After years of receiving reports of painful complications from thousands of women, the U.S. Food and Drug Administration (FDA) has placed new restrictions on a permanent contraceptive implant known as Essure.
The Associated Press (AP) is reporting on the new restrictions placed on the sterilization device which consists of a two small metal coils that are inserted into a woman’s fallopian tubes. The coils cause a buildup of scar tissue that keeps eggs in the ovaries and blocks sperm from reaching them.
The problem with the device is that it can cause crippling pain, allergic reactions to the nickel and polyester components, and migration of the coils that can embed in other organs. As of last year, more than 15,000 women reported complications to the FDA. Four deaths are associated with the device as well as 300 miscarriages and many unexpected hysterectomies.
These problems are not just limited to the U.S. The product has been withdrawn from the market in Finland, the Netherlands, the United Kingdom and in Canada. The European Union suspended its sales for three months in 2017. The Australian government not only withdrew the device from the market, it also recalled all unused stock of Essure devices so that there will be no further implantation in Australia.
In addition, Bayer,the manufacturer of the device, is facing lawsuits from approximately 16,000 U.S. women and even though they are insured against product liability suits, the company admits that the claims “exceed the available insurance coverage.”
The new restrictions will now limit sales of the device to women who have read and signed a brochure outlining all the risks associated with the device. The checklist must also be signed by the woman’s doctor before it can be implanted.
“We’ve been closely evaluating new information on the use of Essure, and based on our review of a growing body of evidence, we believe this product requires additional, meaningful safeguards to ensure women are able to make informed decisions about risk when considering this option,” said FDA Commissioner Scott Gottlieb, MD. “Despite previous efforts to alert women to the potential complications of Essure, we know some patients still aren’t receiving this important information. That is simply unacceptable. Every single woman receiving this device should fully understand the associated risks.”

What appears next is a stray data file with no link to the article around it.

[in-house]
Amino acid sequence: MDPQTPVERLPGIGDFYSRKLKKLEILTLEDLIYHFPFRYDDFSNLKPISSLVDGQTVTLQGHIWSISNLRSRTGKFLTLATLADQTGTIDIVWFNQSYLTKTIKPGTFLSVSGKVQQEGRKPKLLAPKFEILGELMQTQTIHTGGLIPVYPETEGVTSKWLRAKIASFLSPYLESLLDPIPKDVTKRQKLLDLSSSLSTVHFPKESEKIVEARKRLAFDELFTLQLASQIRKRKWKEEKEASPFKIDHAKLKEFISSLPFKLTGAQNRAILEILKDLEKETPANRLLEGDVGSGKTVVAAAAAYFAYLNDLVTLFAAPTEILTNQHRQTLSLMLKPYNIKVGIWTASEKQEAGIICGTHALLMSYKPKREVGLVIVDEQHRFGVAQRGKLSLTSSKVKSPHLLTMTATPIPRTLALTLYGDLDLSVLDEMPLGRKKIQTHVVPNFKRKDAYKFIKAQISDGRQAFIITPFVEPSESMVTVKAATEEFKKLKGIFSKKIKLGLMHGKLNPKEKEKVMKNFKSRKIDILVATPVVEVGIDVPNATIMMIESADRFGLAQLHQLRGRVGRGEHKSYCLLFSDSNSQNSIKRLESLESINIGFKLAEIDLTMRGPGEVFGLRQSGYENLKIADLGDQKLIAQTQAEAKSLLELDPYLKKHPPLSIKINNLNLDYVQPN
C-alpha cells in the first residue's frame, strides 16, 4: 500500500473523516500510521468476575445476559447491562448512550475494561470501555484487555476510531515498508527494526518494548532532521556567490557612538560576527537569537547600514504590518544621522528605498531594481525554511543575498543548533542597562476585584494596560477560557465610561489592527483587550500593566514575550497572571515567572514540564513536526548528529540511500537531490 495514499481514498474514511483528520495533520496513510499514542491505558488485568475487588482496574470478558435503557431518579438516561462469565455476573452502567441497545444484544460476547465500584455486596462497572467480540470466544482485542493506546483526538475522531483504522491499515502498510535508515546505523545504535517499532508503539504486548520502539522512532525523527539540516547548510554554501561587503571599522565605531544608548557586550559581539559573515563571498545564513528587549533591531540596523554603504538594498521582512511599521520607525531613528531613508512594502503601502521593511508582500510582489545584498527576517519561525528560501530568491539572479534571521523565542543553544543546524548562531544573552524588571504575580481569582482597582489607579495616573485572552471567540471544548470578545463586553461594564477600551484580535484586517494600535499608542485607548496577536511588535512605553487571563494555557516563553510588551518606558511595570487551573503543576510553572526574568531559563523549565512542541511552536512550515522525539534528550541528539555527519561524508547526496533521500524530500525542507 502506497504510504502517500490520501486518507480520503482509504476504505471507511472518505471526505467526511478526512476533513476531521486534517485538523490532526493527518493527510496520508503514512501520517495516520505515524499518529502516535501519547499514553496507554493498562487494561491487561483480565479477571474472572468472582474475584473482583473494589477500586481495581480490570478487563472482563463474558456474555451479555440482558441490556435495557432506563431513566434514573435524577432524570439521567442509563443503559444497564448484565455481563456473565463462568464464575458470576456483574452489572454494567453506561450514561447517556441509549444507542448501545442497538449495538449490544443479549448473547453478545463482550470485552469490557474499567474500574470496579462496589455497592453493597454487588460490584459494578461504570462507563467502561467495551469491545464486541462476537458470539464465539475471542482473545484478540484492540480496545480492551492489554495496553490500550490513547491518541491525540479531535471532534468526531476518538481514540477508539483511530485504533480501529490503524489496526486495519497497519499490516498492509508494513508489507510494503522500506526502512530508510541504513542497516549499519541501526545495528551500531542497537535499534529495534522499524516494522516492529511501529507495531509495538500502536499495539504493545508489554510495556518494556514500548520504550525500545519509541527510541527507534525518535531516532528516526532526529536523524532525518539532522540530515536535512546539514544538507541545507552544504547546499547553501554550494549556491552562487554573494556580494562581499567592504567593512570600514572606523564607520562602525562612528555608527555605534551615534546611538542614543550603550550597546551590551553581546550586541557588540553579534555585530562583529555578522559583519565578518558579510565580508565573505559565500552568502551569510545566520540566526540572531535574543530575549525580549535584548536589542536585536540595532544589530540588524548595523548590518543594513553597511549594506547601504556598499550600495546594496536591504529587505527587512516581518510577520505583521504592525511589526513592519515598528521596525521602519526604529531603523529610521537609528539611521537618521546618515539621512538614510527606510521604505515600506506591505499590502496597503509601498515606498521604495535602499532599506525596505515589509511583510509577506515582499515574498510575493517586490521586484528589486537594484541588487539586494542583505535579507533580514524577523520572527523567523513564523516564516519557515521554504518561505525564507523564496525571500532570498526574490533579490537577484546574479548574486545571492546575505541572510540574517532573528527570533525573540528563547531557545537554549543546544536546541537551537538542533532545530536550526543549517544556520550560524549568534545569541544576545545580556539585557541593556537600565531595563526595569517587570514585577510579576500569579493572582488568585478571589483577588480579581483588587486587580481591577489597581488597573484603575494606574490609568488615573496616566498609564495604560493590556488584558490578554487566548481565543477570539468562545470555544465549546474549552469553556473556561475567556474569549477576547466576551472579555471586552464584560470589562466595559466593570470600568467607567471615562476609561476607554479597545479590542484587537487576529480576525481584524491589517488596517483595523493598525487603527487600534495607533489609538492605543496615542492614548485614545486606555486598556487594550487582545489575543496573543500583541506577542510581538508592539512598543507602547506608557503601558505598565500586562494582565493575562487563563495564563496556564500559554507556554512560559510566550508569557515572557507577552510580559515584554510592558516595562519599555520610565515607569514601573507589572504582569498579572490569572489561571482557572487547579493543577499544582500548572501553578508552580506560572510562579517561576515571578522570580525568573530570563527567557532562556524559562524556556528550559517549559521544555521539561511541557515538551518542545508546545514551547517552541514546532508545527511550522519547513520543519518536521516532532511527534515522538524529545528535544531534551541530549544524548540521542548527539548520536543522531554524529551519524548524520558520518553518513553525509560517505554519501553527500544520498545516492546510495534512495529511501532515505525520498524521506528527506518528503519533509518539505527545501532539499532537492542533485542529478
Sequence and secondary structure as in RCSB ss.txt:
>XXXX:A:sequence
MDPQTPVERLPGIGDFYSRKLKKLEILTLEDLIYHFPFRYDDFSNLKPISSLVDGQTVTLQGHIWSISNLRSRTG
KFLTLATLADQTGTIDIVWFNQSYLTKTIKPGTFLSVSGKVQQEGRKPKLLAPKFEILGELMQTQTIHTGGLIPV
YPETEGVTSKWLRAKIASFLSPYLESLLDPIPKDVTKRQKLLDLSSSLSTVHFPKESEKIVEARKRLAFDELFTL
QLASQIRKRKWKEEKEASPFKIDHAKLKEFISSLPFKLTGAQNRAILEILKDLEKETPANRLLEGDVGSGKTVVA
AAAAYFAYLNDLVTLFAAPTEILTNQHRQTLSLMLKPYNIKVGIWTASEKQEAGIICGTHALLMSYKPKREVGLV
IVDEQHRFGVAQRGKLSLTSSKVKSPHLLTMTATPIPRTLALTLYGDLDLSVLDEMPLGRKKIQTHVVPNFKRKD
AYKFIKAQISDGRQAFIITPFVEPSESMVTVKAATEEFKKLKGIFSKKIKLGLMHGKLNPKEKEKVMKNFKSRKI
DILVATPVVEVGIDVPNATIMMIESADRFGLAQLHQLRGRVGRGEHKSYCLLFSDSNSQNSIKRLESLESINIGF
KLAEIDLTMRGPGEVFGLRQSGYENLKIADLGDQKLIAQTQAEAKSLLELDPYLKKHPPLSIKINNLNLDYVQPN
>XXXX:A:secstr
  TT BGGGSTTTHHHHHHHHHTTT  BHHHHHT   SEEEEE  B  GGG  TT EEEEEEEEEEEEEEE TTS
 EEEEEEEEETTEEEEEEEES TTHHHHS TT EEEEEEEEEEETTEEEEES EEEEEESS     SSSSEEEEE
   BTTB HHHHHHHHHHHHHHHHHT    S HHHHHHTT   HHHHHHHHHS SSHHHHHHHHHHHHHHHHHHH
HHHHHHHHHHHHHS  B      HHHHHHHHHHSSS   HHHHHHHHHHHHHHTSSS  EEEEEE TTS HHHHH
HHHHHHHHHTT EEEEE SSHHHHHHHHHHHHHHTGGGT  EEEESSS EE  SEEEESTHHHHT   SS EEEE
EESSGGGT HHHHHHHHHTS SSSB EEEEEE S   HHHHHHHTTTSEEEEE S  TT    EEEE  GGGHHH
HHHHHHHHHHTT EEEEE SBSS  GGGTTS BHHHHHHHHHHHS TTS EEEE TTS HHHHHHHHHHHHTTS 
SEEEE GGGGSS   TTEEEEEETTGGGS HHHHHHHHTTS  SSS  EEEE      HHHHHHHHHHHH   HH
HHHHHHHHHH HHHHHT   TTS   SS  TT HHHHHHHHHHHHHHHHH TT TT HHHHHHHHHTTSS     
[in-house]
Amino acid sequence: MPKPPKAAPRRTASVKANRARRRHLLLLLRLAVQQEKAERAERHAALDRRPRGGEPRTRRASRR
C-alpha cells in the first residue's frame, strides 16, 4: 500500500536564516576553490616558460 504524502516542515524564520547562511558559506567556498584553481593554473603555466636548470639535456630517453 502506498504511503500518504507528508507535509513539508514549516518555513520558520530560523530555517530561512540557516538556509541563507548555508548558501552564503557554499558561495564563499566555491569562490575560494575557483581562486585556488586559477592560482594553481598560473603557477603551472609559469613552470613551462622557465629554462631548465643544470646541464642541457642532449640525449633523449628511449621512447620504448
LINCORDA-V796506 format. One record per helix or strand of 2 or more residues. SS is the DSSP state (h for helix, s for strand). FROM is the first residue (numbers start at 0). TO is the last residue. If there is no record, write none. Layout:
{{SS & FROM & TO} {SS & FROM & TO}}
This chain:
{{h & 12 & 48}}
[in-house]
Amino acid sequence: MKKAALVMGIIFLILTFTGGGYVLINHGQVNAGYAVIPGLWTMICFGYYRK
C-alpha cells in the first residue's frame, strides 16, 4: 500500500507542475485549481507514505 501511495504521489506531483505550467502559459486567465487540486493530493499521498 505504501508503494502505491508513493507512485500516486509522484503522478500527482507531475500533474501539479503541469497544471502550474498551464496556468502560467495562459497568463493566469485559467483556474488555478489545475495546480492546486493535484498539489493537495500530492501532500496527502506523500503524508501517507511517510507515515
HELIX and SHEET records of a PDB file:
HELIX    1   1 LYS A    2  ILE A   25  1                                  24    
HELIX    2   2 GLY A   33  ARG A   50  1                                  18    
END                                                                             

The thousands of women who make up the Facebook community known as Essure Problems, heralded this latest move by the FDA.
“The Essure Problems Administrators, along with over 36,000 members of their online support group, were excited to read today’s FDA announcement restricting the sale and distribution of Essure in the United States,” the group announced on Facebook.
“This is a unique restriction, and it will help resolve the issue we brought up with Commissioner Gottlieb, that almost 95% of women implanted after the FDA’s guidance was issued were not getting the new warnings about Essure. . . . While it does not take Essure off the shelves, it certainly holds Bayer accountable to train doctors on the true risks of this device and mandates that doctors must share the black box warning and patient checklist with women considering Essure.”
The administrators consider this to be the “first step” the FDA has taken that actually benefits women over industry and are “eager to see how Bayer plans to comply with these new requirements which severely restrict their sales of Essure to providers who diligently follow the disclosure protocol for the product.”
The FDA ordered Bayer to conduct a post-market clinical study in 2016, a project that is ongoing, but the effort could ultimately prove futile because the product has already seen a 70 percent decline in sales in the U.S.
“We highly doubt any hospital or medical facility will want to endure the risks of purchasing Essure knowing full well that they could now be held accountable and liable if women do not receive complete and appropriate informed consent,” the administrators said. “We anticipate this to be the final nail in Essure’s coffin.”
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